WFO represents farm interests internationally
BUENOS AIRES, Argentina -- Close to 300 representatives of 70 farm organizations from 50 countries gathered in Buenos Aires in late March for the fourth general assembly of the World Farmers' Organization, a group formed in 2011 under the leaders...
BUENOS AIRES, Argentina -- Close to 300 representatives of 70 farm organizations from 50 countries gathered in Buenos Aires in late March for the fourth general assembly of the World Farmers' Organization, a group formed in 2011 under the leadership of former North Dakota Farmers Union President Robert Carlson.
The WFO's purpose is to represent the interests of farmers in the United Nations, the World Trade Organization and other international forums, and to allow farm leaders around the world to exchange ideas.
The WFO is based in Rome, the headquarters of the U.N. Food and Agriculture Organization, the World Food Program and the International Fund for Agricultural Development, but holds a general assembly in a different country each year.
"We have to speak up for ourselves," Carlson said in a March 24 speech. Carlson added that there are many other groups advising what agriculture should do, but they often don't know much about agriculture.
As a representative of the National Farmers Union to IFAP, Carlson decided that a new international organization was needed and convinced several global organizations to provide initial financing to establish the WFO. WFO now has a membership of 70 farm groups and co-ops from 50 countries, including Cambodia and Zambia, and an annual budget of more than $1 million.
Big, industrial-scale farmers and small farmers from poor countries have shown at WFO's meetings that they have more in common than expected, Carlson said.
WFO's first objective -- to get a stronger farm voice on climate change in the negotiations over the U.N. Framework Convention on Climate Change -- has proven elusive. The UN has declined to establish a working group on agriculture, Carlson said, because "civil-society groups, particularly the big environmental groups, don't want agriculture to be included. They view us as a big polluter."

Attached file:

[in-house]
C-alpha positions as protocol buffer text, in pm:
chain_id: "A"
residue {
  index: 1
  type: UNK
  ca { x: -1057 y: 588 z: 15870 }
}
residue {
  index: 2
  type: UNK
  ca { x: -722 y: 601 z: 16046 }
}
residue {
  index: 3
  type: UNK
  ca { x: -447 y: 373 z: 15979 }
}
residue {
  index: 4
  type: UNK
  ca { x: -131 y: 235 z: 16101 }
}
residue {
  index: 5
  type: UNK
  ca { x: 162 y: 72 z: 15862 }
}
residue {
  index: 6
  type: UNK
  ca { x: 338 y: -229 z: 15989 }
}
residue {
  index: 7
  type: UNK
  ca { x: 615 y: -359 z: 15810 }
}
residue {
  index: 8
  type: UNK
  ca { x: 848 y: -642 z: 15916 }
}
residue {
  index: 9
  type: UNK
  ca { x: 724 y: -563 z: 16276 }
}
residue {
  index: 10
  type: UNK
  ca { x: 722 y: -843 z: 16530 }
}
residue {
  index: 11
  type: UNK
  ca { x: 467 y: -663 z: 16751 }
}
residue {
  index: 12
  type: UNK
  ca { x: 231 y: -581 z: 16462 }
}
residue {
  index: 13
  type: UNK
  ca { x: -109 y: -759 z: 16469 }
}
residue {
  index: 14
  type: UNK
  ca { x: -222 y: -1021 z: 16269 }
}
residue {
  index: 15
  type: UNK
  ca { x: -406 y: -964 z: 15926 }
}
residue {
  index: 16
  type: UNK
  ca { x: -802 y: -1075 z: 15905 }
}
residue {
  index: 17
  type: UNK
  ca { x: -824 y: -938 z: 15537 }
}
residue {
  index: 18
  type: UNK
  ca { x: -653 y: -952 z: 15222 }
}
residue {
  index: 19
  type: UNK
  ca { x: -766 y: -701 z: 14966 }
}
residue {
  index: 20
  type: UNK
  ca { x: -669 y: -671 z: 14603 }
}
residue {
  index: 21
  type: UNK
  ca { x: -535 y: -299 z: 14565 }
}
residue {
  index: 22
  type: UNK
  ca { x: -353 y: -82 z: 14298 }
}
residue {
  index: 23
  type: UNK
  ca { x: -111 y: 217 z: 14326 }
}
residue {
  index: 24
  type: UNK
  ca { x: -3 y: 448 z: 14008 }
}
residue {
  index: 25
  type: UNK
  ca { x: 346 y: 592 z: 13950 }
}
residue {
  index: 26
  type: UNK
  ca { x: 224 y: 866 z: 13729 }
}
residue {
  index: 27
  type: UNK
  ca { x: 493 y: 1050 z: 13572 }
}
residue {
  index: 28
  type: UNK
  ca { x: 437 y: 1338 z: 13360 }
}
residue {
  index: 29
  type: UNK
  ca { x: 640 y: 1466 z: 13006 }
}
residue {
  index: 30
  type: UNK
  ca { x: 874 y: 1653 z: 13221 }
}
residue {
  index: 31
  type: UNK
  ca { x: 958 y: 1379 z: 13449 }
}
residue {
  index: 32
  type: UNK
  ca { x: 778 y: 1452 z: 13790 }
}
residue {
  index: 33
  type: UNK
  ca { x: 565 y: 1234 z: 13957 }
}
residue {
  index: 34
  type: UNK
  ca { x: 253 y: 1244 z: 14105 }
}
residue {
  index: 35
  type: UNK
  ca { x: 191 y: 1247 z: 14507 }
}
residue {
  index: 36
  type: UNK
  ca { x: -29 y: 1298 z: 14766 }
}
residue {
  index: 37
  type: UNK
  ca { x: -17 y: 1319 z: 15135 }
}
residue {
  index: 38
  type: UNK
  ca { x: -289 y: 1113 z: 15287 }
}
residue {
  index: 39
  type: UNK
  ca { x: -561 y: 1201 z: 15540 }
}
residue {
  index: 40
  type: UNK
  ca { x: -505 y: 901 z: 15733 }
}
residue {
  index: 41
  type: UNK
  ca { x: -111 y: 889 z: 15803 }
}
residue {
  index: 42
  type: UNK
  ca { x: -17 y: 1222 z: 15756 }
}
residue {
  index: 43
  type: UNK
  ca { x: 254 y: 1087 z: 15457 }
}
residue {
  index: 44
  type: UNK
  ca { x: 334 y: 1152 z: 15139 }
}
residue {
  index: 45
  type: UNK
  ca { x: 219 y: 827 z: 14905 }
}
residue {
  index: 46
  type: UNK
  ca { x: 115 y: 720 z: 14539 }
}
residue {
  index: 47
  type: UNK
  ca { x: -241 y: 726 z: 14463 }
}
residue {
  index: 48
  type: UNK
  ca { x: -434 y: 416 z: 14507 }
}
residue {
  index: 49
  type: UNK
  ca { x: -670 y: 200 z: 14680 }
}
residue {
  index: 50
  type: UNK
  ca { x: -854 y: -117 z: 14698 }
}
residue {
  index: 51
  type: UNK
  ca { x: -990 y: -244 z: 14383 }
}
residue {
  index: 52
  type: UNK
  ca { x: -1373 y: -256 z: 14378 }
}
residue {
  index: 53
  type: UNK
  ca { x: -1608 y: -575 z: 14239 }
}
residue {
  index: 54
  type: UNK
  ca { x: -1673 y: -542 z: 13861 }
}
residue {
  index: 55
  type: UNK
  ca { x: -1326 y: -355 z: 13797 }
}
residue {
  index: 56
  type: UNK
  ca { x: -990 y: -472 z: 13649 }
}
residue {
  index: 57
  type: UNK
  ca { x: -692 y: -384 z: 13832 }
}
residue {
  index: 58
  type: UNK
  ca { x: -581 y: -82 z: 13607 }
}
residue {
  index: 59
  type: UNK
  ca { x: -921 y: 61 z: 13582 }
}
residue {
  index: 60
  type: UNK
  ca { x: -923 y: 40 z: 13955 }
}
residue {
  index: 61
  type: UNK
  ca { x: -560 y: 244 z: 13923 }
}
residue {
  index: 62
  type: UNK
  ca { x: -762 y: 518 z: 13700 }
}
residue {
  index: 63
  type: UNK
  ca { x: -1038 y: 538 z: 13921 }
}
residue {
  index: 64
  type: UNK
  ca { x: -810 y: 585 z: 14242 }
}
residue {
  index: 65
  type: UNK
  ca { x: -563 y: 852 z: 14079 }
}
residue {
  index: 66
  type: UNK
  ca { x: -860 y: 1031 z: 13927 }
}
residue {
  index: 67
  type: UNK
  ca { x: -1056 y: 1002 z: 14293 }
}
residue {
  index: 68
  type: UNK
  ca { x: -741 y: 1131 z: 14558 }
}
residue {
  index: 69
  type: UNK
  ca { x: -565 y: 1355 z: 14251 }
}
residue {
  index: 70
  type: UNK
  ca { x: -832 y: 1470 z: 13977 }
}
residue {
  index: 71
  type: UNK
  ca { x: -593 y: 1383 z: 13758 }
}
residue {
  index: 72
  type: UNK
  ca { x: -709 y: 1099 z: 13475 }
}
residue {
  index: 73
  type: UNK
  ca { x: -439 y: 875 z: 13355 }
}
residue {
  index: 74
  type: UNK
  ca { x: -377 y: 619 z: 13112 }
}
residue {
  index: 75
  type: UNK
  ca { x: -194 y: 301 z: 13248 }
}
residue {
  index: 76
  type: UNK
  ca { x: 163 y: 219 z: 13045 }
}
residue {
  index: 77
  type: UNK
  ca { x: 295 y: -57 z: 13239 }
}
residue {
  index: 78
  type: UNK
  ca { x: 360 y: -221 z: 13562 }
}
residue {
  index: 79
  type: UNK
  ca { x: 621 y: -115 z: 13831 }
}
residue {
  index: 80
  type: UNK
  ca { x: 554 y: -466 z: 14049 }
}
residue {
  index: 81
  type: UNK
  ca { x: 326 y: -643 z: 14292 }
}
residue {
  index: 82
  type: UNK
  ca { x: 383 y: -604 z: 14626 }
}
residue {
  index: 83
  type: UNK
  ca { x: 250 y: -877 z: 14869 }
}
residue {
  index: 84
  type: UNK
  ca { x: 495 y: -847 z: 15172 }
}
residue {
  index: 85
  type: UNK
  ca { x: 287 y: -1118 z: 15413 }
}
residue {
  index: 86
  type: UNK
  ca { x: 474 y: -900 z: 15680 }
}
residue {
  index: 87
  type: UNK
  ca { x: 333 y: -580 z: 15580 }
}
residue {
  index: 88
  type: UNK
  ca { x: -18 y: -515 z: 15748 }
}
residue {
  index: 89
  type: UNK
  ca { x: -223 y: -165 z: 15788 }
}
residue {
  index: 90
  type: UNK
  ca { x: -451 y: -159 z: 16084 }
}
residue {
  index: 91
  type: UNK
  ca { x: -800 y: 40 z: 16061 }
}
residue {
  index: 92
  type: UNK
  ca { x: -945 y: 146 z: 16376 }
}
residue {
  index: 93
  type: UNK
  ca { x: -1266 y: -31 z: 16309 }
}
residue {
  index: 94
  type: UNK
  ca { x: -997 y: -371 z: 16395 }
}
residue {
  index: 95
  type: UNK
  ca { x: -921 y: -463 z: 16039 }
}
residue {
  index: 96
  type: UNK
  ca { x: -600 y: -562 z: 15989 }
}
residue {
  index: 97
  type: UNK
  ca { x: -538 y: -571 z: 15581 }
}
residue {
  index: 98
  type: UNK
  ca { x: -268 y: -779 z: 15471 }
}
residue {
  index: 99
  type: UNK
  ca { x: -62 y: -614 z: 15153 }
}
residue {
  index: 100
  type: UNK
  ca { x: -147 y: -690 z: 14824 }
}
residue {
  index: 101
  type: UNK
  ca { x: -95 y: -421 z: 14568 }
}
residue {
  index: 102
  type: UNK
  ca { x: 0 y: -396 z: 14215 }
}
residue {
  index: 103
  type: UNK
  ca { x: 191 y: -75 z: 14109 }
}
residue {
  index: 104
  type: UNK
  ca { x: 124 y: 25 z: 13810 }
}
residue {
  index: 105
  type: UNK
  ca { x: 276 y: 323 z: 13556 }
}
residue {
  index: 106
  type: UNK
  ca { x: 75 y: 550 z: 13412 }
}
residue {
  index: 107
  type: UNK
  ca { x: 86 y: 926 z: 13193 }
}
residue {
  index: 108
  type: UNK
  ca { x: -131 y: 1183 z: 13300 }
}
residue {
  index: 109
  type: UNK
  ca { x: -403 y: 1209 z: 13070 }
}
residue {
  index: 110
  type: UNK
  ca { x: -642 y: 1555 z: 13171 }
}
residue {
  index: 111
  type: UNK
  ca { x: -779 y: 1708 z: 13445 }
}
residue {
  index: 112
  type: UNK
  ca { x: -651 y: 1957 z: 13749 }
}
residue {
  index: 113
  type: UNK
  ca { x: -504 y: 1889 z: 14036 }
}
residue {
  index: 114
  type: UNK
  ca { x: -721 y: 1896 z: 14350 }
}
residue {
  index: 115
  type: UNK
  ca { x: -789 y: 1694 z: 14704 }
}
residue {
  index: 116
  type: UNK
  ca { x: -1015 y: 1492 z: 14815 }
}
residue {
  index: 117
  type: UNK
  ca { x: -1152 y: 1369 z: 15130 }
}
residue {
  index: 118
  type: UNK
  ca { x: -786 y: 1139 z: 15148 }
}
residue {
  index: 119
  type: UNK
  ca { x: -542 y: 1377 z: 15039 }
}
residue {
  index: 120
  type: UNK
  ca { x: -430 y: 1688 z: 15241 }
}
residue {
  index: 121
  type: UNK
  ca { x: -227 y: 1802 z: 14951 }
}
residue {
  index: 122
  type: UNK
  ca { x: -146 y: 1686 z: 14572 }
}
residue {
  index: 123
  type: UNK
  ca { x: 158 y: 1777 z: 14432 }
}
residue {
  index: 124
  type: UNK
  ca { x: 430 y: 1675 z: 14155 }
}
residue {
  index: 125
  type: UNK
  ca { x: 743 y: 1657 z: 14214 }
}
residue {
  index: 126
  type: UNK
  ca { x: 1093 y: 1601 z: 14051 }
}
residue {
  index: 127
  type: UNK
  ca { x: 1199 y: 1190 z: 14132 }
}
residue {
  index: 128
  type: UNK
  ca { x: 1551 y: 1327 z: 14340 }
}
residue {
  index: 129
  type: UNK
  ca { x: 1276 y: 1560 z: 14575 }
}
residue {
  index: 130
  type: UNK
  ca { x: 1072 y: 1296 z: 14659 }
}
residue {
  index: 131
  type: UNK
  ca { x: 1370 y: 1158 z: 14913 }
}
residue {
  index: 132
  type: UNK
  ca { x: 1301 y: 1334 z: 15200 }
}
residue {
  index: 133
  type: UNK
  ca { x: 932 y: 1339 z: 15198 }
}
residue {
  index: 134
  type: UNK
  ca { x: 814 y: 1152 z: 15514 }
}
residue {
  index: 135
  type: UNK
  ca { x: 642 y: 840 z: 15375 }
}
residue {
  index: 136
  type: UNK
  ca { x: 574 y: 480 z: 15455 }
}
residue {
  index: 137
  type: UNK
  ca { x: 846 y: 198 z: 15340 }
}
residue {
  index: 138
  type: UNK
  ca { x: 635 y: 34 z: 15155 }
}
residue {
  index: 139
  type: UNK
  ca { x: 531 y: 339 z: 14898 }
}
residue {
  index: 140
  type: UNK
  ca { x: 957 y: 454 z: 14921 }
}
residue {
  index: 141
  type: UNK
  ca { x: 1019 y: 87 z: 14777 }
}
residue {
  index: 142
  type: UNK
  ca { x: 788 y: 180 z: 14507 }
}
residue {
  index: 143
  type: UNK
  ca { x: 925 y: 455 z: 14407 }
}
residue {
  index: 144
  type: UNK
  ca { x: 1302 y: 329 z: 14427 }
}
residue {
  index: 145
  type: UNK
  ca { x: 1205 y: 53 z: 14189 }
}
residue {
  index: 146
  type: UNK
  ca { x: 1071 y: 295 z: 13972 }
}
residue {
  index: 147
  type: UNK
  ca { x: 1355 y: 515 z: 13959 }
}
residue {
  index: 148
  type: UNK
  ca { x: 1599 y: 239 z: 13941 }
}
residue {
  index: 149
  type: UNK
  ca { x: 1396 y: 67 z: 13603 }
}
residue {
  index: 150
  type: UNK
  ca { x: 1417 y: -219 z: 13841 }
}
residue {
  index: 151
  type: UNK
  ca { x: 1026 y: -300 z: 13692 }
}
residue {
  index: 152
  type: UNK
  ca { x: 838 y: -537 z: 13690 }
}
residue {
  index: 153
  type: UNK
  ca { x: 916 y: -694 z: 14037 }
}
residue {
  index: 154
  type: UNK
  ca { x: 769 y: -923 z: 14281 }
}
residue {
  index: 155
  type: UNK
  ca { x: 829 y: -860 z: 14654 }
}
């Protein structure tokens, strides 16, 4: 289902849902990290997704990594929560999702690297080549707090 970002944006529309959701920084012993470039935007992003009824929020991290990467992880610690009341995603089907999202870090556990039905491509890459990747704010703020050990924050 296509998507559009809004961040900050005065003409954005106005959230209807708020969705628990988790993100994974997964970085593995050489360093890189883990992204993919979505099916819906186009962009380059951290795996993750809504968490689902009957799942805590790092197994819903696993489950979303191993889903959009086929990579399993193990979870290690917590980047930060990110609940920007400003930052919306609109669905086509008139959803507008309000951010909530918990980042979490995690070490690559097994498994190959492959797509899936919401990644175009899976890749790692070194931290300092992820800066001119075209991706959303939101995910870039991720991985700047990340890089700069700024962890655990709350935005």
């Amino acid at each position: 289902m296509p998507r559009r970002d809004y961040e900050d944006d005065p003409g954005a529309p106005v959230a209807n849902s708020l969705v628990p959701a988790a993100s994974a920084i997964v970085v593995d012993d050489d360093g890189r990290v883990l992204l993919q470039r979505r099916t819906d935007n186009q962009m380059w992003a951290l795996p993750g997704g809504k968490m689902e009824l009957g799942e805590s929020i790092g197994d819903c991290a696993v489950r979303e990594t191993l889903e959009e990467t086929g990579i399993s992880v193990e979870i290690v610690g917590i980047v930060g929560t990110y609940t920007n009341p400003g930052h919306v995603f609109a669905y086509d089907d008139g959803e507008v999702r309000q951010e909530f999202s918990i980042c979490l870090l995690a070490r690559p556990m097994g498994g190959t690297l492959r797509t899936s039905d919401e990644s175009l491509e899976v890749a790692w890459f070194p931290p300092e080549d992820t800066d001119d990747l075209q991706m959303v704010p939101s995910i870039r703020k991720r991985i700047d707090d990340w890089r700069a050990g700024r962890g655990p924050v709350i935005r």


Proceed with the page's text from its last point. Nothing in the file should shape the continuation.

But Carlson is particularly proud that the group has established a joint position on international trade. That position is that it is fine for countries to establish their own food security policy, but that such a country should not export into world markets. Carlson's second point of pride is that the organization is helping write a model law for contract farming for poultry and other areas of production. Contracts guarantee farmers a market and a price but they can also bear an unfair burden of responsibilities if the contract is not written properly, Carlson said.
Carlson is also urging the WFO to undertake new studies of what Americans call concentration in agriculture because so many input suppliers and grain buying companies have merged in recent years.
The WFO has not established a position on genetic modification, Carlson said, because there is too much disagreement within the organization.
The American Farm Bureau Federation, the largest U.S. farm group, has so far declined to join WFO. National Farmers Union members are Democratic-leaning and Farm Bureau members are Republican-leaning, but Carlson said he would welcome Farm Bureau into the WFO.
At this year's assembly, the delegates elected Peter Kendall, the former president of the National Farmers Union in the United Kingdom, for a two-year term. Carlson will remain involved in the organization because his wife Sue will continue to head WFO's women's committee, which concerns itself with female farmers' issues worldwide.
Carlson said he will continue to farm in Glenburn, N.D., but maintain his residence in Jamestown. The Carlsons also plan to spend part of each winter in Hawaii.